Wing Trawling System

Wing Trawling System

Wing slashes fuel costs and by-catch rates

Randy Skinner is no typical Gulf of Mexico shrimp fisherman. With an instinct for engineering and design, he harnessed the CAD capability of his other business to design an alternative to the traditional flat trawl doors used by the Gulf fleet of shrimp trawlers.

This Alabama fisherman is also no newcomer to the business, with forty years of experience in catching shrimp behind in  – during which the problems of traditional doors became a longstanding challenge. He developed the first of a series of what became the Wing Trawl System – effectively a carefully engineered beam trawl designed to keep the standard shrimp trawl open and for the flow of water over the top face to pressure the wing downwards, holding it in place.

The wings are constructed in marine-grade aluminium, and to develop and refine them over successive versions he was able to use the computer-aided design CAD capabilities of Skinner Models, which produces scale ship models the US government, as well as for the fishing and oil industries.

The WTS keeps each net fully spread, no matter what. Image: ETS

Randy Skinner’s Wing Trawl System (WTS) has been through a few generations of development, each tested and put through its paces on board his own shrimper, the 65′ (19.80m), twin-engined Apache Rose, working across the seasons to try out the Wing Trawl under all weather conditions as well as across the range of depths the shrimp fleet operates. He set up Environmental Trawling Solutions as a company to continue to develop and produce the WTS.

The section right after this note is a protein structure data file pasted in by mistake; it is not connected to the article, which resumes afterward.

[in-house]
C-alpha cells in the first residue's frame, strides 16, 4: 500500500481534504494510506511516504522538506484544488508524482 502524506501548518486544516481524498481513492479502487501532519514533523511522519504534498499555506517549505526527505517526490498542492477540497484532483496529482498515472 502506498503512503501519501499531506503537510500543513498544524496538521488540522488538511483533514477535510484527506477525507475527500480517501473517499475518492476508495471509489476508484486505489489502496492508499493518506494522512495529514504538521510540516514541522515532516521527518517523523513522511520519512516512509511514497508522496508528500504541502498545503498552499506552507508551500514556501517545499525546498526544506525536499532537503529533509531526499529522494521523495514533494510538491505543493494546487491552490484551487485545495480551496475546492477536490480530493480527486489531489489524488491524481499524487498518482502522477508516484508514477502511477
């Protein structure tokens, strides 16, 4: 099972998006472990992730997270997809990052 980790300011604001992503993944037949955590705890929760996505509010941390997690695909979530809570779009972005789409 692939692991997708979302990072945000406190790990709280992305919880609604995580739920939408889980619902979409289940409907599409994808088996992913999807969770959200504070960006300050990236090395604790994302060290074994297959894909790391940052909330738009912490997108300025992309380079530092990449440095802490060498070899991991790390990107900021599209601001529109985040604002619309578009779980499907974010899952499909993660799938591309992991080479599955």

‘There are no drawbacks that I’ve been able to find,’ he said.

The results have been startlingly successful, as the Wing Trawl has returned lower fuel costs – plus a significant reduction in by-catch, demonstrated in a comparative trial carried out with the University of New Orleans. The drop in by-catch is a major advantage that hadn’t been anticipated at the outset, as his initial goal was to develop gear that would be more economic to run.

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He explained that as the trawl approaches, the finfish that account for by-catches are presented with a choice of going to one side or the other, and then encounter the plume of silt generated by each door which herds them back into the net with the target catch of shrimp that the tickler chain rousts out of the seabed. In contrast, the arrowhead of the Wing Trawl sends the fish to either side, but there’s no silt plume to herd them back in, while shrimp are caught as they would be with a standard trawl.

‘With the University of New Orleans we carried out a trial with a Wing Trawl on one side and a standard trawl with doors on the other, over eighty tows, each of two hours,’ he said.

Randy Skinner's shrimper Apache Rose

‘We saw a 65% reduction in by-catches of finfish,’ he said, commenting that in general other by-catch reduction devices show a 10% reduction rate, at best.

He said that the lightweight Wing Trawl has a roughly two-foot seabed contact footprint, compared to the six to eight feet of each traditional door, plus the wings are not affected by the numerous variables that apply to trawl doors. As a result, the spread of the two nets towed by each Gulf shrimper from outrigger booms remains fixed through out the tow.

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‘The Wing Trawl uses 35 to 40% less fuel compared to trawl doors. That’s a reduced fuel cost but that also means a reduction in vessel up-keep and repairs to the mechanics on board,’ he said, explaining that as engine run slower and cooler with less drag from the gear, there are long-term benefits with lower demands on both propulsion and deck equipment.

‘A bottom line increase of as much as 30% can be realised with increased production and fuel savings – while achieving a by-catch reduction rate which is one of the highest in the world. Converting to a Wing Trawl is a single process as existing nets can be used and the only conversion is the removal of the trawl doors. It doesn’t matter if the vessel is small or large, and the Wing Trawl System, can be used anywhere from shallow inshore grounds to deeper ocean waters.’